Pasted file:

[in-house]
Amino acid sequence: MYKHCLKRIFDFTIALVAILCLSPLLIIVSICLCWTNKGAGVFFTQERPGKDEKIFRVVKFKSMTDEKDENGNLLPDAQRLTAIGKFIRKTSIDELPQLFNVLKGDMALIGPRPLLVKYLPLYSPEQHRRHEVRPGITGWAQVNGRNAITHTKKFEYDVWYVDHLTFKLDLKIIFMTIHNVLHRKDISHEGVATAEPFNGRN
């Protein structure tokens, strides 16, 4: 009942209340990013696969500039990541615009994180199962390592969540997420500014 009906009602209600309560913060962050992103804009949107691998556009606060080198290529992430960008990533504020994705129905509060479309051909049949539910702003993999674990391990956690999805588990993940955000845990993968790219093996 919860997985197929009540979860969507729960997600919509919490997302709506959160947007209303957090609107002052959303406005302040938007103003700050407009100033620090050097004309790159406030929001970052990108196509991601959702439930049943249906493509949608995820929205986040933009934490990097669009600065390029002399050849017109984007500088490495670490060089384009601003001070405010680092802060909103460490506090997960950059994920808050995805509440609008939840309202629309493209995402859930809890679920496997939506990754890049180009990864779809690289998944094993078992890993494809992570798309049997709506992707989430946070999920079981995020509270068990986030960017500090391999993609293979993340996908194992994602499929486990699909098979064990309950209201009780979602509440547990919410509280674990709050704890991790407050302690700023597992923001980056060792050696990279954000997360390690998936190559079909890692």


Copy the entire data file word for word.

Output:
[in-house]
Amino acid sequence: MYKHCLKRIFDFTIALVAILCLSPLLIIVSICLCWTNKGAGVFFTQERPGKDEKIFRVVKFKSMTDEKDENGNLLPDAQRLTAIGKFIRKTSIDELPQLFNVLKGDMALIGPRPLLVKYLPLYSPEQHRRHEVRPGITGWAQVNGRNAITHTKKFEYDVWYVDHLTFKLDLKIIFMTIHNVLHRKDISHEGVATAEPFNGRN
């Protein structure tokens, strides 16, 4: 009942209340990013696969500039990541615009994180199962390592969540997420500014 009906009602209600309560913060962050992103804009949107691998556009606060080198290529992430960008990533504020994705129905509060479309051909049949539910702003993999674990391990956690999805588990993940955000845990993968790219093996 919860997985197929009540979860969507729960997600919509919490997302709506959160947007209303957090609107002052959303406005302040938007103003700050407009100033620090050097004309790159406030929001970052990108196509991601959702439930049943249906493509949608995820929205986040933009934490990097669009600065390029002399050849017109984007500088490495670490060089384009601003001070405010680092802060909103460490506090997960950059994920808050995805509440609008939840309202629309493209995402859930809890679920496997939506990754890049180009990864779809690289998944094993078992890993494809992570798309049997709506992707989430946070999920079981995020509270068990986030960017500090391999993609293979993340996908194992994602499929486990699909098979064990309950209201009780979602509440547990919410509280674990709050704890991790407050302690700023597992923001980056060792050696990279954000997360390690998936190559079909890692």